In Indonesia, it appears that not only a given religion’s deity keeps track of people’s actions and judges them, but now a state-backed app can also be used to report religious “heresy”.
The app is called “Smart Pakem,” and it is a free download from the Google Play Store. It gives the user the ability to report groups practicing religions not officially recognized by the state, as well as unorthodox interpretations of Indonesia’s six official religions, which include Islam, Christianity, Hinduism, and Buddhism.
The app will also list religious edicts and blacklisted organizations and will allow users to file complaints instantaneously, instead of going through a tiresome bureaucratic process of submitting a written accusation to a government office.
“The objective…is to provide easier access to information about the spread of beliefs in Indonesia, to educate the public and to prevent them from following doctrines from an individual or a group that are not in line with the regulations,” Nirwan Nawawi, a spokesman for the prosecutor’s office, told AFP in a statement.
Human rights groups expressed concern that powerful hardline Islamic groups may misuse the app and further widen divisions in the country, in which harassment of religious and other minorities is a common occurrence.
“This is going from bad to worse — another dangerous step to discriminate religious minorities in Indonesia,” said Human Rights Watch researcher Andreas Harsono.
Heresy in Indonesia is no small crime, it can send an individual to prison or even receive a more serious verdict. As RT reported “a wide-ranging blasphemy law saw one Chinese Buddhist jailed this summer for requesting the mosque in her neighborhood lower the volume of its daily prayer call.”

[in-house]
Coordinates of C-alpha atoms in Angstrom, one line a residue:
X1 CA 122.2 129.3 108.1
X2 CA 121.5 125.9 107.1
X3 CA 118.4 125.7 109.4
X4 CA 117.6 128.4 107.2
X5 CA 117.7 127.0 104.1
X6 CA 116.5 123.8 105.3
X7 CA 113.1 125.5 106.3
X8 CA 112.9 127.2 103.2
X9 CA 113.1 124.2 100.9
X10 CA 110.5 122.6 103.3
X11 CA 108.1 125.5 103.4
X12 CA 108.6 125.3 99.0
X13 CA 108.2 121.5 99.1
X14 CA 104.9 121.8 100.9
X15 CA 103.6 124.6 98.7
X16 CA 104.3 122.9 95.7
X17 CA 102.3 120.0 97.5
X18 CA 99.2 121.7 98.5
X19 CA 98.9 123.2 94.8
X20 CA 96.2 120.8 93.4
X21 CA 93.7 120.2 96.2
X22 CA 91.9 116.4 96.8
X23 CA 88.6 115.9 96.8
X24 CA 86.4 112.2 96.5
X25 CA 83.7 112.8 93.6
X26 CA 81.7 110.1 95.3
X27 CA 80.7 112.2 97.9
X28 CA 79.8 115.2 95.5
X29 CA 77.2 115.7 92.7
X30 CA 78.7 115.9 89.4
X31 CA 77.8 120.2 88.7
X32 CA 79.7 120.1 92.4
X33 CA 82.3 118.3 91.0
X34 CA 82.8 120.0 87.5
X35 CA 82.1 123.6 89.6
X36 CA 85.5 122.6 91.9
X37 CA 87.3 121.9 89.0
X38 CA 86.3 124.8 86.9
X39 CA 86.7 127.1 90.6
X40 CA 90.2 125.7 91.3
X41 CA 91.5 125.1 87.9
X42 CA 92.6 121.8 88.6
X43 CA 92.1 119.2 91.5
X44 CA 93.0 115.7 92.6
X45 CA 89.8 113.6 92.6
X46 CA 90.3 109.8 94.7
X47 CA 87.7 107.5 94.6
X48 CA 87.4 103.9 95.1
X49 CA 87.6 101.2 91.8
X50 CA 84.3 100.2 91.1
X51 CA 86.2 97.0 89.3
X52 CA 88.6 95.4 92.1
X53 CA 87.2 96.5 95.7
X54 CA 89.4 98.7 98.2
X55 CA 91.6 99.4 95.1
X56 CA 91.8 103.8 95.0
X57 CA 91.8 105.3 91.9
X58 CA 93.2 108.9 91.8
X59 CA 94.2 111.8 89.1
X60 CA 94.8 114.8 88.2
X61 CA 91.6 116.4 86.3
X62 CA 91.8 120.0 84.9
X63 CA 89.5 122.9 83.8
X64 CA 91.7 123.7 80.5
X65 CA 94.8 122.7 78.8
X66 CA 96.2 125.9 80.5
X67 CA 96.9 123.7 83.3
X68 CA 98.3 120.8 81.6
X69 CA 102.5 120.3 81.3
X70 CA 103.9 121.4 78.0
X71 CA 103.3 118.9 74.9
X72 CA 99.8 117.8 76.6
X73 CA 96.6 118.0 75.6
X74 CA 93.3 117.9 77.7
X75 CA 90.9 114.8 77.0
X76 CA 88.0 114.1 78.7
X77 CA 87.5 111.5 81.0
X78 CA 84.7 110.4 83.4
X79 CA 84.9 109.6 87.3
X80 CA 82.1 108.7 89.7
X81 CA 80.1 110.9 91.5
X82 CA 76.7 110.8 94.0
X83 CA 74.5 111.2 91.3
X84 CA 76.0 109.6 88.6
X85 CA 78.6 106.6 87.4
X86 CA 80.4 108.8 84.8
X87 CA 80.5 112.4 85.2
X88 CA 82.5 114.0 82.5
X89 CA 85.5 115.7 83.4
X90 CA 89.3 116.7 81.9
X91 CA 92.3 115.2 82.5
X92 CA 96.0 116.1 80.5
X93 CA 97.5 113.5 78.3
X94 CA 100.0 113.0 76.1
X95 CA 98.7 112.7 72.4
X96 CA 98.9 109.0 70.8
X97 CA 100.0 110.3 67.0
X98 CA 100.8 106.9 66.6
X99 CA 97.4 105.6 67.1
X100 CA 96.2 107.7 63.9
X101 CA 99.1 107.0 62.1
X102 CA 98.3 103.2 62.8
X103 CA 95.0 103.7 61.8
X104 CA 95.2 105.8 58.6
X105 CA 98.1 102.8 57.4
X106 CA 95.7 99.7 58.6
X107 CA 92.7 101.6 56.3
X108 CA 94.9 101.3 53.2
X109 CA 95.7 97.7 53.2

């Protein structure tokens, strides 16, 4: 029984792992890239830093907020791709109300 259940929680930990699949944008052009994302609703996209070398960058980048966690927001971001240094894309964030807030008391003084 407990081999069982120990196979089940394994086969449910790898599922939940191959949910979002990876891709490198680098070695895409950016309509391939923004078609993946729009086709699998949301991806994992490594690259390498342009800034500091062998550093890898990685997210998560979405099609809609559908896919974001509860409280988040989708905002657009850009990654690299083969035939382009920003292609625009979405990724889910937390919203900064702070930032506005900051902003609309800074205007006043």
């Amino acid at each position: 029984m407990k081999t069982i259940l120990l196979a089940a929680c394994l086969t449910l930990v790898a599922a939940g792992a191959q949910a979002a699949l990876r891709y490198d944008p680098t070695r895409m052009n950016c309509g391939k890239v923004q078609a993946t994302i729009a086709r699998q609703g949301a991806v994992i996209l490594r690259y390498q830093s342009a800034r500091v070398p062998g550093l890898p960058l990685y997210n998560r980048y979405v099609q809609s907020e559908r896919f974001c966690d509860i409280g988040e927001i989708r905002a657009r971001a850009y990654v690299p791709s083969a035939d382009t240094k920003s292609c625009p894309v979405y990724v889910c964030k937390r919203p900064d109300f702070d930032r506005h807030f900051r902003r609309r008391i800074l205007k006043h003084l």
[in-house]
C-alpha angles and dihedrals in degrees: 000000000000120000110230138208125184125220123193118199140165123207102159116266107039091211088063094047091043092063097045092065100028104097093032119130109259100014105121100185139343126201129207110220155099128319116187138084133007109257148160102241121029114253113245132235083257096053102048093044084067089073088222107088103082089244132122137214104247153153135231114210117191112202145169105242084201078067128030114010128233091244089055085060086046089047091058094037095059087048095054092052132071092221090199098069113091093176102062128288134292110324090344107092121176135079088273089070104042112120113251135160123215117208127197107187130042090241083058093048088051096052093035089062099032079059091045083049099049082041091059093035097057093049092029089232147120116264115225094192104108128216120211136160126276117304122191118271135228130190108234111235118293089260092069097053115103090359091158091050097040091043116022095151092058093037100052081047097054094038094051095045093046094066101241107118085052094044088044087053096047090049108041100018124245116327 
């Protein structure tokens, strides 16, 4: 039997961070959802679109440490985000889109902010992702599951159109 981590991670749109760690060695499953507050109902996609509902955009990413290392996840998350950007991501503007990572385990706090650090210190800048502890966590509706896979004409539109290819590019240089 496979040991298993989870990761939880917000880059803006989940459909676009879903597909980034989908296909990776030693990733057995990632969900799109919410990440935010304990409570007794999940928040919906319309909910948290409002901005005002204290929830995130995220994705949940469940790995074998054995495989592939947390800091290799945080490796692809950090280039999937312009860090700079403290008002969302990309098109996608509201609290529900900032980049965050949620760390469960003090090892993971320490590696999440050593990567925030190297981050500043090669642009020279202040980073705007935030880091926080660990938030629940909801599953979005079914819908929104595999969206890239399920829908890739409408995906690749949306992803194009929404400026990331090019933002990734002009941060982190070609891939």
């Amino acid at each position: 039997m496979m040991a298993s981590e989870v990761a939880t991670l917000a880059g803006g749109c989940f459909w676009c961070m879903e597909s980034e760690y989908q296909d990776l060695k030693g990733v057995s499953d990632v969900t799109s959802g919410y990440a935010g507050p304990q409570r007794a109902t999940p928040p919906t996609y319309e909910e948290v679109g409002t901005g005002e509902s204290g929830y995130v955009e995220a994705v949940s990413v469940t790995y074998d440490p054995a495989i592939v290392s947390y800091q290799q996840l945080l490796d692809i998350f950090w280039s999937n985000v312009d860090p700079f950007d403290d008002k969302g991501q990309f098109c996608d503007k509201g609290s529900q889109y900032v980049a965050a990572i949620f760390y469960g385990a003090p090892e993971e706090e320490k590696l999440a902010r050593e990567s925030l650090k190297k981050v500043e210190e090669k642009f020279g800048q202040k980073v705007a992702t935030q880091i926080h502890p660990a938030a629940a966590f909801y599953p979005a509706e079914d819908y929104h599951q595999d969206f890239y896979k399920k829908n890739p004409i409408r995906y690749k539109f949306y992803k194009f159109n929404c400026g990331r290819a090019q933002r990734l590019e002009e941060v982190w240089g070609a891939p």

Hundreds of thousands of people in the close to 270 million population country adhere to non-recognized animist and mystical faiths have long been discriminated and had their access to public services limited.
According to the AP, in 2018, “an angry mob rampaged through a small community of the Ahmadiyya Islamic minority on the island of Lombok, destroying homes and forcing dozens of members to flee.” The religious sect has been declared heretical by the Indonesian Ulema Counci(MUI).
One of the purposes of the app is to track and detect movements of the ISIS branch in Indonesia, since ISIS members also practice a “non-traditional” interpretation of Islam. However, even members of Indonesia’s Muslim majority have expressed concerns about the possible results of such reporting power in the hands of normal citizens.
Amiruddin Al-Rahab of the National Commission on Human Rights expressed concern that the app could “have a dangerous consequence by causing social disintegration. When neighbors are reporting each other, that would be problematic.”
However, on the other hand this is a great idea for other governments too – if you can’t afford sophisticated and widely-diffused supervision equipment such as CCTV cameras among other means, it may be a good idea to create a simple app that allows for people to monitor and report each other. This would save plenty of effort and resources for government’s who are set on constant and tight supervision.